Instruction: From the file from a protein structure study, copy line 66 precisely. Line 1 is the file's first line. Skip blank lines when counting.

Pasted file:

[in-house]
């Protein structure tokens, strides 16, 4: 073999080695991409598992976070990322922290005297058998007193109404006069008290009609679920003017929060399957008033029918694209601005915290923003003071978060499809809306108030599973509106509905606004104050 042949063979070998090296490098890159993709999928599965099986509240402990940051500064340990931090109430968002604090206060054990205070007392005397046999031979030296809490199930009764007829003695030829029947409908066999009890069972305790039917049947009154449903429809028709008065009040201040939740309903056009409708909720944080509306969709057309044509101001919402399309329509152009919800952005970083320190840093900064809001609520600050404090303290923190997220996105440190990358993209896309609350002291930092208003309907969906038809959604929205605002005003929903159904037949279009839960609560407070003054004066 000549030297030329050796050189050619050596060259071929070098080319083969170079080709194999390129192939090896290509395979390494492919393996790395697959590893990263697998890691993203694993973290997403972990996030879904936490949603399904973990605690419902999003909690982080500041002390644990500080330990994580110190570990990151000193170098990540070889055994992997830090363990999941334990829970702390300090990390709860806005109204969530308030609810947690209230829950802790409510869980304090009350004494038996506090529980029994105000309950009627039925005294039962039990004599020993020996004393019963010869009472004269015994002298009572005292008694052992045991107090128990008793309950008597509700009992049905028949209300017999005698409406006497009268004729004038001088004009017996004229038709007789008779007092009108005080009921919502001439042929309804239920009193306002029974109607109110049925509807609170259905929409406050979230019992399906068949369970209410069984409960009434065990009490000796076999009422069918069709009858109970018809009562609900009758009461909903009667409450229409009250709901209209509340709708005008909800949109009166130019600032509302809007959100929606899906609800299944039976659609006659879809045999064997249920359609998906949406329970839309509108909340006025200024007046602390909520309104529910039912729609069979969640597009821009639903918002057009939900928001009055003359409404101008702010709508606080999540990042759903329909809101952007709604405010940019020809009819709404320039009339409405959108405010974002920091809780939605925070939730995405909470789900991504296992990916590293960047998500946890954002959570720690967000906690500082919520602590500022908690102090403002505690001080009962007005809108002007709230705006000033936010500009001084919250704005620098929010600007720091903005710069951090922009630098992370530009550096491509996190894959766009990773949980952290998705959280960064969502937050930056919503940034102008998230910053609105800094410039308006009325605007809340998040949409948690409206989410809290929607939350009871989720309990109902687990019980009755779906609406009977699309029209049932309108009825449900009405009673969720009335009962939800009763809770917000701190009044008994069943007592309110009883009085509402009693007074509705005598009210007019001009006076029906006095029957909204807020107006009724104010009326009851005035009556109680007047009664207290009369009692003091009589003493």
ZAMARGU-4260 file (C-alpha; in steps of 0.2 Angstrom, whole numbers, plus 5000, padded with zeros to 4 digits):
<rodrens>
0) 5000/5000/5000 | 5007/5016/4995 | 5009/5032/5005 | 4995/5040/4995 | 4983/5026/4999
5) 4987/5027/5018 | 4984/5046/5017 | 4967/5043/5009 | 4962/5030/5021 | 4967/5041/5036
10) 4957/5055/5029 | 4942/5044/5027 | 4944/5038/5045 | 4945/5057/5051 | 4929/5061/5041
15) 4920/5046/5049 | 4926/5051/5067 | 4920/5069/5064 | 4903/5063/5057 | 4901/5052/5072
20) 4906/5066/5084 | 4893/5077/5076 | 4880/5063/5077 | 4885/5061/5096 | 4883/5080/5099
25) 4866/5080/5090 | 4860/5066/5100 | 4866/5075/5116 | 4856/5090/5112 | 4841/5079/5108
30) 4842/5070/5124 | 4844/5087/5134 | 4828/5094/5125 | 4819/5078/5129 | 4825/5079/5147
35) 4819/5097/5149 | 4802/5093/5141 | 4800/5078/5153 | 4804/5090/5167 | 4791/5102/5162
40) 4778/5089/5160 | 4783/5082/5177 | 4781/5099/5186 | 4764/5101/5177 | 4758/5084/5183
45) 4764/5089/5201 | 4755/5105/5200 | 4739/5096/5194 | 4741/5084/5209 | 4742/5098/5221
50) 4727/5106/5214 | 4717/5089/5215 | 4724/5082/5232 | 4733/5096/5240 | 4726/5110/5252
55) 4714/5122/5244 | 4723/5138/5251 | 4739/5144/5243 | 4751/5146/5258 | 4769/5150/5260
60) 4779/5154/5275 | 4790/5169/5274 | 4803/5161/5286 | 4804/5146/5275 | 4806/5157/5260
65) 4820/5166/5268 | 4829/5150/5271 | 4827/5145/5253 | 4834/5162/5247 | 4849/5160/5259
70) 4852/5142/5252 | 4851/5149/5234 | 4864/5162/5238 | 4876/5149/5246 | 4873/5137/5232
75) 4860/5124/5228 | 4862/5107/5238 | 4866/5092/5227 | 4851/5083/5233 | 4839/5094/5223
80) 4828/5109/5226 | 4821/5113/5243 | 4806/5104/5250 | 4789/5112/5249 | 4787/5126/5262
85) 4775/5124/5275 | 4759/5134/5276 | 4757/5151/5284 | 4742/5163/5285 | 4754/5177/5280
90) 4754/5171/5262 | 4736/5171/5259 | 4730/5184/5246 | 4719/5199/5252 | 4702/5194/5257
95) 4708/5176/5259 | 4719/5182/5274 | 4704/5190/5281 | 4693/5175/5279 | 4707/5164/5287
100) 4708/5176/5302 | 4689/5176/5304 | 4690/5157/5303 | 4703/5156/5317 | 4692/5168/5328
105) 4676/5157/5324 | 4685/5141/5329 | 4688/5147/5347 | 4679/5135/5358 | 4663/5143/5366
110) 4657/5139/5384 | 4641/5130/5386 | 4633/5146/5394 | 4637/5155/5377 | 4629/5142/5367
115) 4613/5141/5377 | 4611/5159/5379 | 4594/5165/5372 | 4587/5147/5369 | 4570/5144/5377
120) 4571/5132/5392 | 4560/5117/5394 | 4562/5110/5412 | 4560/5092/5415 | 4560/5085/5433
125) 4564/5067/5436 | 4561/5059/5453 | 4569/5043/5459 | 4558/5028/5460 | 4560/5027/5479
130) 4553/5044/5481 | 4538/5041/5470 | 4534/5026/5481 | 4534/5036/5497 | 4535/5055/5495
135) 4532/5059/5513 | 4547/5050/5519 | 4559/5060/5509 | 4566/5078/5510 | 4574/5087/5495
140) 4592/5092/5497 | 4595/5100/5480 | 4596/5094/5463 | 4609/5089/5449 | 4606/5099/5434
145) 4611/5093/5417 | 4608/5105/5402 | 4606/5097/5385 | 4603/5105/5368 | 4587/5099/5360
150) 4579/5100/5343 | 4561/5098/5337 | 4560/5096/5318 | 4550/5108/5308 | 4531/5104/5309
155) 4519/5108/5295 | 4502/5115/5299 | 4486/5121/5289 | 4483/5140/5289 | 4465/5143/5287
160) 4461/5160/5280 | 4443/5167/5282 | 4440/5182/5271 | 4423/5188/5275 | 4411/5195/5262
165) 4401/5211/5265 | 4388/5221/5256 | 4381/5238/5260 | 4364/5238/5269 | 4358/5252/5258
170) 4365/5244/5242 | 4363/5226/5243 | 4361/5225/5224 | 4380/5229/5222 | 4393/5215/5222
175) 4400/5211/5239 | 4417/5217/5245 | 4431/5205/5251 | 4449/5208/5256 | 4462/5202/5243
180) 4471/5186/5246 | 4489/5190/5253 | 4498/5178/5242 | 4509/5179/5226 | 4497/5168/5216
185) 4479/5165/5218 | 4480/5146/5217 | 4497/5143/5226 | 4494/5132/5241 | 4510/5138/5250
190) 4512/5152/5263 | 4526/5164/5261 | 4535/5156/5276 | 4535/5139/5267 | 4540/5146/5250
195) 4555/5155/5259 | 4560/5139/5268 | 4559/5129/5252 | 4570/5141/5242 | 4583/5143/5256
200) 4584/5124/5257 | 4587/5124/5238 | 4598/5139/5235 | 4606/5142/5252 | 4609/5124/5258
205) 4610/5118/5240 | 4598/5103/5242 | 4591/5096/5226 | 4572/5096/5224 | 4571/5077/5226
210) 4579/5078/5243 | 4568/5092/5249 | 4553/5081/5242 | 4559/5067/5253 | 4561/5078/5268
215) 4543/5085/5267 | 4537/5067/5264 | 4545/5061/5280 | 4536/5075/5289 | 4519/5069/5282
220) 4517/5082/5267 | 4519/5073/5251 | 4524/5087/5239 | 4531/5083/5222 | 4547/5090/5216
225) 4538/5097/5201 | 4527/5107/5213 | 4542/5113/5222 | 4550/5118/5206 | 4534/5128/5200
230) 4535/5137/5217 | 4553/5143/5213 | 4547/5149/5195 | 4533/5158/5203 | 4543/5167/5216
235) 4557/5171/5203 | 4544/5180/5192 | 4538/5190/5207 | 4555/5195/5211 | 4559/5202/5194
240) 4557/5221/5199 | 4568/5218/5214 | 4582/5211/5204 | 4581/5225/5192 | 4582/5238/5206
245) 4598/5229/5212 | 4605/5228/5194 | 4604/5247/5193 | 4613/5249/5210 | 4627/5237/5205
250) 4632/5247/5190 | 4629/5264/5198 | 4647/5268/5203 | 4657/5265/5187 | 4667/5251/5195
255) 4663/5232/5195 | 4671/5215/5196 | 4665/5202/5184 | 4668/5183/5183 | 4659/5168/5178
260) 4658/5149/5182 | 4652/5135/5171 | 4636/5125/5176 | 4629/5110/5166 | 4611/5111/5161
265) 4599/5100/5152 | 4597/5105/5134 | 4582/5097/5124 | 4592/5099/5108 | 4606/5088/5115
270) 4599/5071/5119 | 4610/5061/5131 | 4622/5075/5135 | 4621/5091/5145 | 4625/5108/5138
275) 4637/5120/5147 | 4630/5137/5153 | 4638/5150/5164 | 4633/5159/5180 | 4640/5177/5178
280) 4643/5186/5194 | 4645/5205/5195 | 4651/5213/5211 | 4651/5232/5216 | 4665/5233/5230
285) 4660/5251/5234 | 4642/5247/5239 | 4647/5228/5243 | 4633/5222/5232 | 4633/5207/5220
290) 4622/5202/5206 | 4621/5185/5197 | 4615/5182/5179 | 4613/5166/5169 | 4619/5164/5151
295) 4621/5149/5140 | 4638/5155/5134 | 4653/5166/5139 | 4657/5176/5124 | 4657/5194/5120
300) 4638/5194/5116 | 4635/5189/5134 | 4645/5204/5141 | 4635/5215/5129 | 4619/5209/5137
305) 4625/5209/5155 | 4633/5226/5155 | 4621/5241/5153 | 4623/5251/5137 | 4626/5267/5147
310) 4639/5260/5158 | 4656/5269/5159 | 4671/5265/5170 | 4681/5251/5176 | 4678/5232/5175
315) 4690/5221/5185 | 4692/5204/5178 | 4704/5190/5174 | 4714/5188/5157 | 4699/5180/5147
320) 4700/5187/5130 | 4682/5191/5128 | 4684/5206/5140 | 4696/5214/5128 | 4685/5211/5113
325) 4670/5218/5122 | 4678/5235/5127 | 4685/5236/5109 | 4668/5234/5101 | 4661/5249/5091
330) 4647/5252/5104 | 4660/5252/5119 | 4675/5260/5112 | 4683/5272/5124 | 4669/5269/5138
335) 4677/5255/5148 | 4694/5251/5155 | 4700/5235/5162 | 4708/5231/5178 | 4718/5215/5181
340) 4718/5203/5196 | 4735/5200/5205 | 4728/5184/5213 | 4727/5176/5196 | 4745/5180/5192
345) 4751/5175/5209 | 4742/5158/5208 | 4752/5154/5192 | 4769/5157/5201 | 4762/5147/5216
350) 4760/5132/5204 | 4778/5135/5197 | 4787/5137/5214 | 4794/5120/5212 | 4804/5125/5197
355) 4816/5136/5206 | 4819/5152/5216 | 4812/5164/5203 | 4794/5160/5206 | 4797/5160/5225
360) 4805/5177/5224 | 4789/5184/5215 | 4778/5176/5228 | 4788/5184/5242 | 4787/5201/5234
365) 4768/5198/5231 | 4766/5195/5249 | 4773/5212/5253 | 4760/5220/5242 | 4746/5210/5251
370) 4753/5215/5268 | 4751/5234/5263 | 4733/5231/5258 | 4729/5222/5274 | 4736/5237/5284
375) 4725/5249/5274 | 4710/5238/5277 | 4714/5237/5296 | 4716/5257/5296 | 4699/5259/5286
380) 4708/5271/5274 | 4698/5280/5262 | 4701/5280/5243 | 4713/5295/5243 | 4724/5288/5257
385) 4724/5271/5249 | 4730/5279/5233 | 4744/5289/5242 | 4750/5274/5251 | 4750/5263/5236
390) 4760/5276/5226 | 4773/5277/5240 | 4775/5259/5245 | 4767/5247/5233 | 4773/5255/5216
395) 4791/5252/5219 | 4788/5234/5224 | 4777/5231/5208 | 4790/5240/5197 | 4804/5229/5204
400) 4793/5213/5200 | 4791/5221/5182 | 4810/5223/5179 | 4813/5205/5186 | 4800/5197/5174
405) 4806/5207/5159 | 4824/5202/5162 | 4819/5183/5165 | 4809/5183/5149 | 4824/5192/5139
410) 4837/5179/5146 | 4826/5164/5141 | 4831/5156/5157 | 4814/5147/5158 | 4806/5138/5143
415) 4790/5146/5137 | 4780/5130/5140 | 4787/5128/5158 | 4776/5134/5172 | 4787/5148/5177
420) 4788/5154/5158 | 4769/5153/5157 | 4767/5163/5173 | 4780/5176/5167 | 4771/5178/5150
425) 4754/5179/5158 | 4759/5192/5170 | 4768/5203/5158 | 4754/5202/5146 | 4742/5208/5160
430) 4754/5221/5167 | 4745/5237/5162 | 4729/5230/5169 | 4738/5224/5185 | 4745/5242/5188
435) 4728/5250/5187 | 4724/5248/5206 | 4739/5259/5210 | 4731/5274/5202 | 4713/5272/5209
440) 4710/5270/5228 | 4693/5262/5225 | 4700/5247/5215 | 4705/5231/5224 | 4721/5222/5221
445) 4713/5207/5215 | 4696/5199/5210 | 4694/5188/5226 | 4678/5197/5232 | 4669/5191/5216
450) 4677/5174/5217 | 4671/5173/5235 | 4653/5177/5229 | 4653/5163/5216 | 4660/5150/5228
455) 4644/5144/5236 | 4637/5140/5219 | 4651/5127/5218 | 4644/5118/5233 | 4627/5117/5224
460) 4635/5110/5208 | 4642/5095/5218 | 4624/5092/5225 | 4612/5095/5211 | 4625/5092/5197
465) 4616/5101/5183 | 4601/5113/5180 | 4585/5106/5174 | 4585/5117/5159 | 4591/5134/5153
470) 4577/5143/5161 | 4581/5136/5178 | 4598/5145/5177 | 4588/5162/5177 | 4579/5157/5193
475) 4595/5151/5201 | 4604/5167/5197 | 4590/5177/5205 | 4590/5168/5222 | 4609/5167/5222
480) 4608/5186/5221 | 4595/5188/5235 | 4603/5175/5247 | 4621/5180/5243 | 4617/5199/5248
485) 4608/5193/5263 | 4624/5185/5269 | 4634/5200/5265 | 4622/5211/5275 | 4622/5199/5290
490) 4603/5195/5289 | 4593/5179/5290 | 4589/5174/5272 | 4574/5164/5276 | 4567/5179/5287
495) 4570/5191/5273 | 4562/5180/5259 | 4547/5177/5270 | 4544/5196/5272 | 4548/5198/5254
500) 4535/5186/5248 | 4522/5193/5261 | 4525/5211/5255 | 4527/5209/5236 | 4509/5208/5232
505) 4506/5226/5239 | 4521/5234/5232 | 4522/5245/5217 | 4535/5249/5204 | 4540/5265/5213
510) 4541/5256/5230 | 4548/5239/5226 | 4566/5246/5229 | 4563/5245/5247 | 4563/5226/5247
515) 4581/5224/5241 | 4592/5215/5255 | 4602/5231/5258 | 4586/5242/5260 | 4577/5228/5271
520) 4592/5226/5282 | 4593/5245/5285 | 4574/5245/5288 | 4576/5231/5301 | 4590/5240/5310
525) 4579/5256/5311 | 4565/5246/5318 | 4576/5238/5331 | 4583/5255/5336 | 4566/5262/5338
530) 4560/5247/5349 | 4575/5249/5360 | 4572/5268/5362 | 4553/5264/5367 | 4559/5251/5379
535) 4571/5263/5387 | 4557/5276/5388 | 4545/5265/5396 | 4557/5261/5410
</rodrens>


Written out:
305) 4625/5209/5155 | 4633/5226/5155 | 4621/5241/5153 | 4623/5251/5137 | 4626/5267/5147